And in a first for the Hague-based ICC, Ahmad Al Faqi Al Mahdi will plead guilty to a single war crime charge for destroying shrines at the ancient site, prosecutors said.
The ICC judges ruled they would "commit" Mahdi to trial for "the war crime of attacking buildings dedicated to religion and historic monuments" in 2012, when many of the ancient shrines were destroyed.
, aged about 40, is the first trrorist suspect to appear before the ICC and the first person to face a war crimes charge for an attack on a global historic and cultural monument.
He has said in a closed session that he will plead guilty to the charges, prosecutors said, and his defence lawyers neither objected to the allegations nor challenged the evidence.
"Such an admission of guilt will be a milestone in the history of the ICC," said chief prosecutor Fatou Bensouda. The world's only permanent war crimes court was set up in 2002 to try the worst atrocities.
Judges will now set a date for the start of the trial at which he will be asked to plead in open court.
The Malian's prosecution comes amid a global outcry over the razing by the so-called Islamic State group of sites in Iraq and Syria that bear testament to the world's collective history.
ICC prosecutors say Mahdi was a leader of Ansar Dine, a mainly Tuareg group, which controlled areas of Mali's northern desert together with Al Qaeda in the Islamic Maghreb (AQIM) and a third local group in early 2012.
He was a valued recruit as "the most competent and prominent person in Timbuktu when it came to being knowledgeable in religious matters," lending credence to the Islamists' call for the tombs to be destroyed, the court said.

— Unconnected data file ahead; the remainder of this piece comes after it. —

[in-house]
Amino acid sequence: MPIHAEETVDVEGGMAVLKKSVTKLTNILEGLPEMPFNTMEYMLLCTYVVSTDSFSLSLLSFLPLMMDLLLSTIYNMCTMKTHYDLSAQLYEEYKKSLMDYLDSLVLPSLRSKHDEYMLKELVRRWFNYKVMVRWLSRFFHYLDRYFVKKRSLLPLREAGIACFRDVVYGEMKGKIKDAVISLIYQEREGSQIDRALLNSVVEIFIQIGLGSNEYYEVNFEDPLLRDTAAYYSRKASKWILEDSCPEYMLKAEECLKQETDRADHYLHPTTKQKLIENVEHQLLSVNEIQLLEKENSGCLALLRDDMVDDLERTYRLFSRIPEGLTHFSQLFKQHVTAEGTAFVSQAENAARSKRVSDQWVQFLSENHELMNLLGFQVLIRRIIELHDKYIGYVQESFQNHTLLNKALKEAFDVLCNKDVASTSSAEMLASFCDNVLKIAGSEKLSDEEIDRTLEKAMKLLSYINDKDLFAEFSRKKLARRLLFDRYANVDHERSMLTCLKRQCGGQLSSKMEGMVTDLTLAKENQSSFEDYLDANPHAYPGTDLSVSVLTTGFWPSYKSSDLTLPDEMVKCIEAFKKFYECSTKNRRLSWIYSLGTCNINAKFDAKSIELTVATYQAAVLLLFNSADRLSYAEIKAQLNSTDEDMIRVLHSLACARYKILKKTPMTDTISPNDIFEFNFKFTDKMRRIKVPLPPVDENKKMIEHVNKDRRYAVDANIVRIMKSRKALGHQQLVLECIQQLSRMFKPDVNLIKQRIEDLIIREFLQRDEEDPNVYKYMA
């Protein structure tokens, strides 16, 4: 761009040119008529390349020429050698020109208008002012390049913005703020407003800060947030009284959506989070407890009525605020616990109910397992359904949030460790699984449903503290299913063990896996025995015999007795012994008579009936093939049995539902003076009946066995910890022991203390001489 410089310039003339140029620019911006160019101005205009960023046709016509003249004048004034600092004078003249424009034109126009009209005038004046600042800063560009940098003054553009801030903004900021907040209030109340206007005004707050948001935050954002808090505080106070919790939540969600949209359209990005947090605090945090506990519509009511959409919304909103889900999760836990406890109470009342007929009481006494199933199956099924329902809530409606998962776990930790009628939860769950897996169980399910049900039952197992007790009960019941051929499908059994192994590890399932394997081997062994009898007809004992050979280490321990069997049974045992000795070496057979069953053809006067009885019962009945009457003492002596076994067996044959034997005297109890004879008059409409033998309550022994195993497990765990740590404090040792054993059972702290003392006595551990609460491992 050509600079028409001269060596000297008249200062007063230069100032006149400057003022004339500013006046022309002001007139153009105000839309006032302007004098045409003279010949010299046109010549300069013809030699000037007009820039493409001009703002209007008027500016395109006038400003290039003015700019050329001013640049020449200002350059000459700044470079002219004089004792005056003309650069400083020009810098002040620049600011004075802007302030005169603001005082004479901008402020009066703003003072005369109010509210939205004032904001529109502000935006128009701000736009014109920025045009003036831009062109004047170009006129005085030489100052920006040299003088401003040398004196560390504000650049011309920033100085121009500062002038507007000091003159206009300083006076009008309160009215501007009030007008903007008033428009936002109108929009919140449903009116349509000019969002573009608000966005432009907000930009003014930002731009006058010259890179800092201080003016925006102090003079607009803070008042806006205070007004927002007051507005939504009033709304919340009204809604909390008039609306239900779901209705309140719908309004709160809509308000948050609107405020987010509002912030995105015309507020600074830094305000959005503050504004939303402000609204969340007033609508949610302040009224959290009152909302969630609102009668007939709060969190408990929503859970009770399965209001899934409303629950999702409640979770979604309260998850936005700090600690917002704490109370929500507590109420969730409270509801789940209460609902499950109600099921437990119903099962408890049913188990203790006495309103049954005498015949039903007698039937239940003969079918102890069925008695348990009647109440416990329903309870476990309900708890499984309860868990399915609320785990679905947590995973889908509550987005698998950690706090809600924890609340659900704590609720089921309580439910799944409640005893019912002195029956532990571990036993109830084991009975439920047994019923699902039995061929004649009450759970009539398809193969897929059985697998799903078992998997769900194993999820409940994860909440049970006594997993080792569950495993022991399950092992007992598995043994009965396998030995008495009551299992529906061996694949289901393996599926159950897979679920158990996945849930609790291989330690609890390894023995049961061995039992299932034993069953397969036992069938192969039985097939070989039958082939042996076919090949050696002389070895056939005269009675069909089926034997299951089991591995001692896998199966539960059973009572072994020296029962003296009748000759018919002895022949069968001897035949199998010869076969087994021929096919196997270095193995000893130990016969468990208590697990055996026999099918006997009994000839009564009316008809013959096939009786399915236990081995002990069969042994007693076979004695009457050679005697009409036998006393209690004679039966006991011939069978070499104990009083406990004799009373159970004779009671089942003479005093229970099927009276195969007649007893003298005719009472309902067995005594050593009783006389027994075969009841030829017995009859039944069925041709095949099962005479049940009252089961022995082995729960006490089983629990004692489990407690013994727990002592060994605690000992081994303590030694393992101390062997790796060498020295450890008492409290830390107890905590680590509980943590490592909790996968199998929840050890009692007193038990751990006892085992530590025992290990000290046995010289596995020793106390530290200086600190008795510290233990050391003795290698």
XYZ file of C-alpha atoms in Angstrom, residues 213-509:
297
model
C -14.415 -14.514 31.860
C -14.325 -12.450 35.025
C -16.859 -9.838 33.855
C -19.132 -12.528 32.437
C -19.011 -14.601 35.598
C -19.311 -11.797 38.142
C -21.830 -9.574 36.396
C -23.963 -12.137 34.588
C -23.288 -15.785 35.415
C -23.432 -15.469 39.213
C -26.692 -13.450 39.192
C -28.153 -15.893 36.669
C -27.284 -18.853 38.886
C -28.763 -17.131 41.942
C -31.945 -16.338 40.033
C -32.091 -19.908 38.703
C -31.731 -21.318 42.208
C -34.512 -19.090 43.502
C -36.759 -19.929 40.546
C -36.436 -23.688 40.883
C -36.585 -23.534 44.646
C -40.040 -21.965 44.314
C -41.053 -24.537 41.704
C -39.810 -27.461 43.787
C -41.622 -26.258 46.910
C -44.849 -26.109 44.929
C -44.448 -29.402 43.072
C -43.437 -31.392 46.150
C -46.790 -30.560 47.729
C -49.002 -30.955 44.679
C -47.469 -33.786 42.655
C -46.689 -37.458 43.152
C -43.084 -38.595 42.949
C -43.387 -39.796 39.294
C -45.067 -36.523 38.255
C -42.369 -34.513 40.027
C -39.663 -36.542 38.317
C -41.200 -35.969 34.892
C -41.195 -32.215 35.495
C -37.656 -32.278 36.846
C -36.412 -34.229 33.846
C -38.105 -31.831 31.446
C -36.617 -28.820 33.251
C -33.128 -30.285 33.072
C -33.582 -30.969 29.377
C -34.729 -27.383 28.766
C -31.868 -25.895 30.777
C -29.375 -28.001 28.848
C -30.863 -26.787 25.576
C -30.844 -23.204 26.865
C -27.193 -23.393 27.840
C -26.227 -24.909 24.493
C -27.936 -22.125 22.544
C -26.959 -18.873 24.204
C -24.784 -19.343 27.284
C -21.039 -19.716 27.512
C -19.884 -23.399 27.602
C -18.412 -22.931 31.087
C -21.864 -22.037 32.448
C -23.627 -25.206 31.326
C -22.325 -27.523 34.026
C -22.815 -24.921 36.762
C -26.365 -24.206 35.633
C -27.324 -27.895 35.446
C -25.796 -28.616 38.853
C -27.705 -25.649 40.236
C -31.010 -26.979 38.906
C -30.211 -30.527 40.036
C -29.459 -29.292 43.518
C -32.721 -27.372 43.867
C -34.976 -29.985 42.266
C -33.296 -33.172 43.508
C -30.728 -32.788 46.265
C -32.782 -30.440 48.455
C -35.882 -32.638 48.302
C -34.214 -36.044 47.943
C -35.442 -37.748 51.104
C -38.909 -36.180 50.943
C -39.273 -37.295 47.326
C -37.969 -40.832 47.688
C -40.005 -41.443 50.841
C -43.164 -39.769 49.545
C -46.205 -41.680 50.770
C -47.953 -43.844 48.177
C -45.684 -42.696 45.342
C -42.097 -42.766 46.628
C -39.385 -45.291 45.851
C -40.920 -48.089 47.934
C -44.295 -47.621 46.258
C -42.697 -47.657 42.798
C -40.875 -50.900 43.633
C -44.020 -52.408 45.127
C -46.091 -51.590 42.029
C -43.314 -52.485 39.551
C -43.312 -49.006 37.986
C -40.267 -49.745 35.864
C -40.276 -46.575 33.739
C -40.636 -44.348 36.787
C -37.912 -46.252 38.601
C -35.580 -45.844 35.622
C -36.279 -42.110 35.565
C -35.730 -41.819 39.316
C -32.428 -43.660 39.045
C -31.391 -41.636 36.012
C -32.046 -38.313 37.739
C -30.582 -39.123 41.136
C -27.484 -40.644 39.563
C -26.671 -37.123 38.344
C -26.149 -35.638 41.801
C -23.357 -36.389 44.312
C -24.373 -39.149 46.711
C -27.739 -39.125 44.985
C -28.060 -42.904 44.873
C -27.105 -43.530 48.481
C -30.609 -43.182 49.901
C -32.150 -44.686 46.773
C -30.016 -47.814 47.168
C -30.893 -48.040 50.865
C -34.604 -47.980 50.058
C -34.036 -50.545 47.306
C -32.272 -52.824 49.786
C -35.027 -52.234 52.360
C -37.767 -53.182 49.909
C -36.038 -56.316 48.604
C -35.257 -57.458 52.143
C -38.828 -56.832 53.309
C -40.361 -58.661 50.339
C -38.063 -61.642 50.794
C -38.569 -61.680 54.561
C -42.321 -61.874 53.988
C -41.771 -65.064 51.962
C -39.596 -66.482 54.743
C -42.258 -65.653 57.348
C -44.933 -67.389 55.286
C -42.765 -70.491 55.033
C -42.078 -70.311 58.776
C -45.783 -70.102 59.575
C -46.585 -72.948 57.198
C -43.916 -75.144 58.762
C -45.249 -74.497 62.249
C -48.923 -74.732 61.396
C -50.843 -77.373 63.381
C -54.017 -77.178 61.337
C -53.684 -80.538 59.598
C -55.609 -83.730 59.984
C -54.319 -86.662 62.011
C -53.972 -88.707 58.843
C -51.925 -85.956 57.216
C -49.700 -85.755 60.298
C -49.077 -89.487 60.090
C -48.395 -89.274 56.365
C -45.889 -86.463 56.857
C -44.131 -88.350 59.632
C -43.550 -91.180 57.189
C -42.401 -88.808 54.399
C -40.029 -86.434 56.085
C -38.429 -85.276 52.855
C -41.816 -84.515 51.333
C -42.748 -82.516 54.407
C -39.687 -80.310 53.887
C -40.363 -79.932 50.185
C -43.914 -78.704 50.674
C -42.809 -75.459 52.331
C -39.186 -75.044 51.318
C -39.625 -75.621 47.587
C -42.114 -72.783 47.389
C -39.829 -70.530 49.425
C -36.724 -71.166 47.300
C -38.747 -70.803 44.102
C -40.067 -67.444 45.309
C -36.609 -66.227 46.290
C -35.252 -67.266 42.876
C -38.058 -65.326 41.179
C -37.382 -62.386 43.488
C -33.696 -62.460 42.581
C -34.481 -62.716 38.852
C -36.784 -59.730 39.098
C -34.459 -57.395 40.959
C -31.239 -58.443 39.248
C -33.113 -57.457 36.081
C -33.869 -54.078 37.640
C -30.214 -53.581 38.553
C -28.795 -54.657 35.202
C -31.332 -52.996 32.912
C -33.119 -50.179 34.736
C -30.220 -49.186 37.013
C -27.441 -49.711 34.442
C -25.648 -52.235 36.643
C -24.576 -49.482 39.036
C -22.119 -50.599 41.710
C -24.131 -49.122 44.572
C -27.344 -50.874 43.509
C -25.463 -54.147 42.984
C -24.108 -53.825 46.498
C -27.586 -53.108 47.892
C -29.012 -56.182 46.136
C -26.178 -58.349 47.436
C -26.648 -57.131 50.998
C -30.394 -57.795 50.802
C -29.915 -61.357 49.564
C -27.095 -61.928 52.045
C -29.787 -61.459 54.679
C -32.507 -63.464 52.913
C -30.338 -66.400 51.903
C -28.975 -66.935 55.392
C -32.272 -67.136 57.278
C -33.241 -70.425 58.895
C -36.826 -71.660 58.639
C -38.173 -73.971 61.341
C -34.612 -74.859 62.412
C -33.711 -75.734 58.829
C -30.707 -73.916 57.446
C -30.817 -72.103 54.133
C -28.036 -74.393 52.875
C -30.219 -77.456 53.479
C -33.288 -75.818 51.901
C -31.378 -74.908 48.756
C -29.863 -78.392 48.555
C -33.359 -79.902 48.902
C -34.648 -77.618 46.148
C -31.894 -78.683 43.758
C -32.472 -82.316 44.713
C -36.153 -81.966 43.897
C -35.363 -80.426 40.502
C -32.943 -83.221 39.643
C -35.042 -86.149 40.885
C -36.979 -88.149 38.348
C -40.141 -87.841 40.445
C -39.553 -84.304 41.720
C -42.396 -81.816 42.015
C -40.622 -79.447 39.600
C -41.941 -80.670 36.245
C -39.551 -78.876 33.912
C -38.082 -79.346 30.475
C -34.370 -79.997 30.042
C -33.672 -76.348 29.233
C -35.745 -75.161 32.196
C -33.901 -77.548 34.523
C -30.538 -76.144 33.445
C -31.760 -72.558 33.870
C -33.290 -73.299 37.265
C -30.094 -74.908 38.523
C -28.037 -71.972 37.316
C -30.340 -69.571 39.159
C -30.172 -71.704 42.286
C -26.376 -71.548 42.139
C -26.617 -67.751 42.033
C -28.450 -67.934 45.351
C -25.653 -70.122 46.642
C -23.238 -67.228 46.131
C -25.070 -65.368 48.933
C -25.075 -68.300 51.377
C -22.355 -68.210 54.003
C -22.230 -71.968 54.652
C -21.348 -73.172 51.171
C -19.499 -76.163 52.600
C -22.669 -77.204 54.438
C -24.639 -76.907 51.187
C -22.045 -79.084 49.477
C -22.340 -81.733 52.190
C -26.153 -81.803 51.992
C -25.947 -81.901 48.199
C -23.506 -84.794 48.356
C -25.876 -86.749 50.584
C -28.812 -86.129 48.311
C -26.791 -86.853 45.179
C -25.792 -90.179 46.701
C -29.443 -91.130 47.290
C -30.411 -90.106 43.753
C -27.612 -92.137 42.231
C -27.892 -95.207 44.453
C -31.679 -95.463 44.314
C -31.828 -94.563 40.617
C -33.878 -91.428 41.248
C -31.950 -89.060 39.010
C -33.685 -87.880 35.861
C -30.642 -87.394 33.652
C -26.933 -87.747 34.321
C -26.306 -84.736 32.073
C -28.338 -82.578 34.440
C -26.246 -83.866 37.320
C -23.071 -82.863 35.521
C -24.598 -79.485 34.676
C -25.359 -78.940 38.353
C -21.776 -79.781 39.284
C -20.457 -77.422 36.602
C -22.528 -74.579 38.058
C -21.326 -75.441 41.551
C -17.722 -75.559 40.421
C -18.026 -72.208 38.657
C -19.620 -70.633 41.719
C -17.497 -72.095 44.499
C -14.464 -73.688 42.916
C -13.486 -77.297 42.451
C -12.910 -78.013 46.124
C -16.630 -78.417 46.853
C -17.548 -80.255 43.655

He acted as head of the "hisbah", or morality brigade, enforcing sharia and "preventing vice" among the population, according to the court judgement.
The Islamists' legal code also forced women to wear veils and set whipping and stoning as punishment for transgressions.
The terrorist is also said to have jointly ordered or carried out the destruction of nine mausoleums and a section of Timbuktu's famous Sidi Yahia mosque, dating back to the 15th and 16th centuries.
The judges confirmed one charge against Mahdi alleging he is "criminally responsible as a direct perpetrator... for physically taking part in the attack against at least half of the targeted buildings dedicated to religion and historic monuments."
Court prosecutors allege the jihadists first attempted to dissuade Timbuktu's residents from their long-held practice of worshipping the shrines, but later set upon the monument with pick-axes and iron bars, as well as vehicles.
Bensouda has called the destruction a "callous assault on the dignity of an entire population and their cultural identity."
'Pearl of the desert'
Despite having been a centre of Islamic learning during its golden age in the 15th and 16th centuries, the site was considered idolatrous by the jihadists, who were routed from northern Mali by a French-led intervention in January 2013.
UNESCO has described them as "pilgrimage sites for Malians and neighbouring west African countries."
For centuries people would ask the Muslim saints buried in the tombs to intervene in marriages, to call for rain, and to prevent famines.
Bensouda said in her statement that the loss of the shrines "was felt by the whole of humanity, and at the expense of future generations."
The case "underscores the seriousness of such crimes, and the necessity to hold perpetrators accountable," she added.
The reconstruction of some of the shrines began in March 2014, relying heavily on traditional methods and employing local masons, and work finished on the site in July 2015.
Founded between the 11th and 12th centuries by Tuareg tribes, Timbuktu, located about 1,000 kilometres (600 miles) from Mali's capital Bamako, has been dubbed "the city of 333 saints" and the "Pearl of the Desert."
It was added to the list of UNESCO world heritage sites in 1988.
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